2 Since the composition of this article, the identification of Eubulus as given above has been challenged by Wolf, (Vom Schulwesen der Spätantike, pp. 93–6) in two particulars which are fundamental.
(a) He gives a fresh view upon the disputed identification of the Phoenician, sophist and antagonist of Libanius. Seeck, (Briefe, 39 ff.) had identified him with Acacius of Caesarea; Foerster (Vol. X, pp. 760–1) identified him with Eubulus (the view taken above). Wolf's suggestion is that the sophist is Acacius and that Eubulus is his patron in the curia, the two being the centre of the clique which opposes that of the sophist Libanius and his uncle, the decurion Phasganius. On this view, it is Acacius who leaves Antioch in the summer vacations for Phoenicia (i.e. Palestine), and is the consistent opponent of Libanius in rhetoric, while Eubulus is his political opponent. The argument is supported by a comparison of the narrative of Or. i. 90–120 with the details given in Epp. 274, 289, 454, 555, 754—a plausible interpretation. However, Libanius' method of introducing the sophist by description first, then going on to name Eubulus (Or. i. 90; Ep. 555), seems to me decisive. It is also consistent with his practice elsewhere in Or. i; e.g. 31 (Nicocles), 44–5 (Alexander), 66–8 (Philagrius), 164 (Lupicinus), 211 (Pelagius and Marcellinus). Moreover, the circumstances point equally well to Eubulus. We know that he was a successful rhetor. In 359 he is found giving a public performance (Ep. 119), and membership of the curia is by no means incompatible with the profession of rhetoric. In Ep. 173 the relations between Libanius and his opponent and his surviving son must be referred to Eubulus not Acacius. This information reconciles the of Ep. 561 (cf. Ep. 439) with the εἶς οἶκος of Ep. 537 (cf. Epp. 504, 529, 550) and the μοῑρα of Or. i. 116.
Admittedly, there had been rivalry between Libanius and Acacius (cf. Epp. 274, 722; Eunapius, vita Acacii). That, he says, was long past by the time Acacius left Antioch in 360, and does not seem to have lasted long after Libanius' arrival. The oration which Eunapius says dealt with Acacius occurs in 354/5 (Ep. 405). From about 358/9 Libanius can be seen working in Antioch amicably with him (Ep. 259, 289, 1306–7).
(b) Wolf rejects the deduction made by Seeck, (Briefe, 222) from the text of Or. xxxi. 47, that Eubulus is the elder brother of Obodianus. τὸν πρεσβύτερον, he says, refers not to Eubulus just mentioned but to the elder Argyrius. Obodianus is thus bidden to follow his father's example, a commonplace in the Letters. This interpretation gains much from the fact that nowhere is it explicitly stated that there is such a family connexion between Argyrius and Eubulus. This by itself is not, however, an insuperable objection. Libanius' silences about family relationships are as casual, as is his information; e.g. that between Argyrius and Zenobius is casually referred to in a commendation of a relative of Zenobius (Ep. 101); and nowhere in his letters to Modestus does Libanius refer to a family connexion between them, though he does claim such relationship with Eumolpius (Ep. 75. 6), who is almost certainly the brother of Modestus.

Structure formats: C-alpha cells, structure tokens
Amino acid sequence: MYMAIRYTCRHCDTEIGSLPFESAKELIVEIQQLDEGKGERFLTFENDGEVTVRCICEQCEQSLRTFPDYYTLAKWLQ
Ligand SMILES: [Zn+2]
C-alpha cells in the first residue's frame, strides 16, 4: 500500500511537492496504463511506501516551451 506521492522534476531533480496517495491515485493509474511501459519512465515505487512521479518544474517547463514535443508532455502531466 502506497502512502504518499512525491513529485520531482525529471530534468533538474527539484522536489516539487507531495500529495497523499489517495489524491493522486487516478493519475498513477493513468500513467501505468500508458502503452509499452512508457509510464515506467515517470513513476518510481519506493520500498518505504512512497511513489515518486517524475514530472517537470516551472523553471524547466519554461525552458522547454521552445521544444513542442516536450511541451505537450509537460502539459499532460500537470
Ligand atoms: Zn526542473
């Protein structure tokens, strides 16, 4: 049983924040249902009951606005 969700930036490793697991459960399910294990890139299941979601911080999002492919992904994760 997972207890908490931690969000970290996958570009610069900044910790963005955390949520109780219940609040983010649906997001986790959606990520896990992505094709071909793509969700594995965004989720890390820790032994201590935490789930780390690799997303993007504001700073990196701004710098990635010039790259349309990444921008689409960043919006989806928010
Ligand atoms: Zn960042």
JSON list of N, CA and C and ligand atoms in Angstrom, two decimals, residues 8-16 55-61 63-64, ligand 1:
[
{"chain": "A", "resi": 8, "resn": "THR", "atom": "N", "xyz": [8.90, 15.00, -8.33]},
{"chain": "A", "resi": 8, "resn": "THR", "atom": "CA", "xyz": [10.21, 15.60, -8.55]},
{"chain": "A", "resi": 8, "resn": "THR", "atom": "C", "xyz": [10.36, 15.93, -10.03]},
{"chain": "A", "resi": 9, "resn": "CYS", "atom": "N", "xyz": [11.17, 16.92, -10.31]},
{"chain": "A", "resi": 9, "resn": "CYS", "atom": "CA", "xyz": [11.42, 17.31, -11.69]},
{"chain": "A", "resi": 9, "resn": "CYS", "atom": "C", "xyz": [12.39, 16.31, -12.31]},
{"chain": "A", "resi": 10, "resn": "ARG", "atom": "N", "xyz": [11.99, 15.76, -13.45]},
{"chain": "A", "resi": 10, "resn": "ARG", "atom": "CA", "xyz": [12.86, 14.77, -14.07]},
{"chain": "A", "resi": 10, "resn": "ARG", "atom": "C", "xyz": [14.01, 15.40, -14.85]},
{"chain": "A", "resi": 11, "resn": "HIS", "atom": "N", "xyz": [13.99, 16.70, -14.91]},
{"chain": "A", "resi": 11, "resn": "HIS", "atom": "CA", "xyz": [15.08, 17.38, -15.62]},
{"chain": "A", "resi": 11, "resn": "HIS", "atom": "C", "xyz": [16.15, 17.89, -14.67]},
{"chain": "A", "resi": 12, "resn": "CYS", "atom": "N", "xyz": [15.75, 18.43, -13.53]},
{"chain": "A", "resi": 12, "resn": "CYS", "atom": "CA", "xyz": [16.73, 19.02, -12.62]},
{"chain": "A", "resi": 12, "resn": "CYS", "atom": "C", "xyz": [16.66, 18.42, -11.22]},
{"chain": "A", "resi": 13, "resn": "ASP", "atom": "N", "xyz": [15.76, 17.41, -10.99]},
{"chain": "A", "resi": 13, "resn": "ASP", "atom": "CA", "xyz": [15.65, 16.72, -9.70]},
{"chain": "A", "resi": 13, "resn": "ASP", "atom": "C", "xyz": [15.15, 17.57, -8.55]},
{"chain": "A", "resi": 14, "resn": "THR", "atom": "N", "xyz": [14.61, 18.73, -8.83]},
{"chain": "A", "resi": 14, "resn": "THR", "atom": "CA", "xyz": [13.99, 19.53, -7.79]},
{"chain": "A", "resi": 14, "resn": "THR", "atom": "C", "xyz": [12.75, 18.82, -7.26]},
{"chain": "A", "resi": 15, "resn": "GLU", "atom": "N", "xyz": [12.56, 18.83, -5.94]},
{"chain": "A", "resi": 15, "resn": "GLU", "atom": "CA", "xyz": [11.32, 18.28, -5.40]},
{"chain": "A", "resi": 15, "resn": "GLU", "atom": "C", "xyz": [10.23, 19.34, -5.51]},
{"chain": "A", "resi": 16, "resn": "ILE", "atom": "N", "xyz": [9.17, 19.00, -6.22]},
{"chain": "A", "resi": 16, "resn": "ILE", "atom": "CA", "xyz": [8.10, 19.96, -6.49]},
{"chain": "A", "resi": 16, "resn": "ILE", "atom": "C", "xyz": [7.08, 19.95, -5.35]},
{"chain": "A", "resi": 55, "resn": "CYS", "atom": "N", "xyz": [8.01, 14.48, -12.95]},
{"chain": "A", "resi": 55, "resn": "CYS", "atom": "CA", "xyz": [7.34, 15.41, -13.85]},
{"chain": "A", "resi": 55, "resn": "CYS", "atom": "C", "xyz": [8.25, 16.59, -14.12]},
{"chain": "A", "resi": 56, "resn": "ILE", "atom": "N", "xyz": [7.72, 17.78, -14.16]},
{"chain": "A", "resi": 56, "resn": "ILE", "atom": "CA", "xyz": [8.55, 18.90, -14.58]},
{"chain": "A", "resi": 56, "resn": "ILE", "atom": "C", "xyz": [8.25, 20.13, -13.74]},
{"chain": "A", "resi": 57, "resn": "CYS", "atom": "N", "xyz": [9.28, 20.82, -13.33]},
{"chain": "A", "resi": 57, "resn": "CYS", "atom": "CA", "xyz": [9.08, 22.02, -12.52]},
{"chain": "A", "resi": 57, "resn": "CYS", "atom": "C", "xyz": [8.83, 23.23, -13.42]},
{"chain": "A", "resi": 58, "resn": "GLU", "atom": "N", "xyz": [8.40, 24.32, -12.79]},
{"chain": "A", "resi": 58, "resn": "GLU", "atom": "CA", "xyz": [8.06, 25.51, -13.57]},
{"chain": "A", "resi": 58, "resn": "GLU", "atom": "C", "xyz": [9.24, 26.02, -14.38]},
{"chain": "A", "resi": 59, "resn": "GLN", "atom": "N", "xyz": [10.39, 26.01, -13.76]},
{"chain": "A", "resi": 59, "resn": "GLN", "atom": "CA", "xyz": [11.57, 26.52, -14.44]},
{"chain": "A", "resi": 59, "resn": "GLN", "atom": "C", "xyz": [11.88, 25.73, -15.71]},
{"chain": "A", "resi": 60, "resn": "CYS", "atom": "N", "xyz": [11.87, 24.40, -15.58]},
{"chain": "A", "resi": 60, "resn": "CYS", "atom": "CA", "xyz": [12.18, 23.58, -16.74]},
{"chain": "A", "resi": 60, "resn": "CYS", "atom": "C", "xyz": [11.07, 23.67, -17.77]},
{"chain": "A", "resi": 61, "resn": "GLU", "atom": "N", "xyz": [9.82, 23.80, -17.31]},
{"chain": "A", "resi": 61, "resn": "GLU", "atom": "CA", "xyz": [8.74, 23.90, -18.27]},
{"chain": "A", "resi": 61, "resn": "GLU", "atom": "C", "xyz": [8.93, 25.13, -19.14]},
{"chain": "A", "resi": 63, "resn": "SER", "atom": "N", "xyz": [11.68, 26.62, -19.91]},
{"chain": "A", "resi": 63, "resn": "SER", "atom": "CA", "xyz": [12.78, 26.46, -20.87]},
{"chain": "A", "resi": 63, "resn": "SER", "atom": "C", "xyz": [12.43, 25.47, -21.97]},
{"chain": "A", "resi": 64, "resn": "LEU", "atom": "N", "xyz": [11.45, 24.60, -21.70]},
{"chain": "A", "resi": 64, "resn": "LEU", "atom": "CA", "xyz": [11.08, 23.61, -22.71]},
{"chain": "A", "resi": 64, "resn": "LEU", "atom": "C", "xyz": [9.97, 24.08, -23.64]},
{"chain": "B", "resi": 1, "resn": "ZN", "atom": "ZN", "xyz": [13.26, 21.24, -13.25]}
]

Other points which could lend some support to Seeck's view are:
(i) Argyrius and Eubulus are mentioned together as famous rhetors of the curia; in this context Libanius has just dealt with examples of rhetorical prowess provided by his own family (Or. xxxv. 10).
(ii) Argyrius came from outside, probably from the south, since he has connexions in Elusa. He was renowned as a rhetor. Eubulus is a contemporary of Libanius, and, if son of Argyrius, would himself be born outside Antioch. Thus ‘Phoenician, son and grandson of sophists’ (Or. i. 90) is not unsuited to Eubulus. Libanius can stress the alien origin in disapproval of the prodigal son while approving it in the case of his benefactor Argyrius.
(iii) In 355 the sophist's father is still alive in circumstances similar to those of Argyrius in Ep. 113 three years later (Ep. 405. 9, ).
(iv) The division of family loyalties has its parallel in the case of Argyrius and Zenobius. In both cases the reason is connected with professional interests. The sophistic immunity from curial obligations would probably hold some attractions for Eubulus. Other family feuds can be seen in Or. xxxviii (Silvanus and Gaudentius) and Or. lxiii (Olympius and Miccalus).
Wolf's suggestion, though attractive, I do not find completely convincing.
3 The date of Or. xxxi, Pro Rhetoribus. Wolf (pp. 94–6) re-examines the dating. Foerster (Vol. iii, 119) had originally dated it to 355, but later changed his mind, dating the speech t0 390, and identifying the sophist in Caesarea with Priscio (Vol. xi, 632). Wolf, in accordance with the suggestion of Walden, (Universities, p. 267), places it in the years 360/1. The speech is certainly before 364, when Arsenius is dead. In Or. xxxi. 47 he is still a student, as he was in 356/7 (Ep. 540). By the time of his death he had already entered upon the career of advocate (Ep. 1260. 4). The oration, then, is a year or two before 364. The sophist in Caesarea at this time was Acacius, and he had left Antioch before 361 (Or. xxxi. 42; Epp. 274, 289). The oration thus lies between 361 and 363. I would suggest that it is to be dated to the very end of 361 or the beginning of 362. Elpidius, who had cut Libanius own pay, may still have been in the saddle, thus accounting for the comparative mildness with which Libanius deals with the recent coolness of the administration towards rhetoric.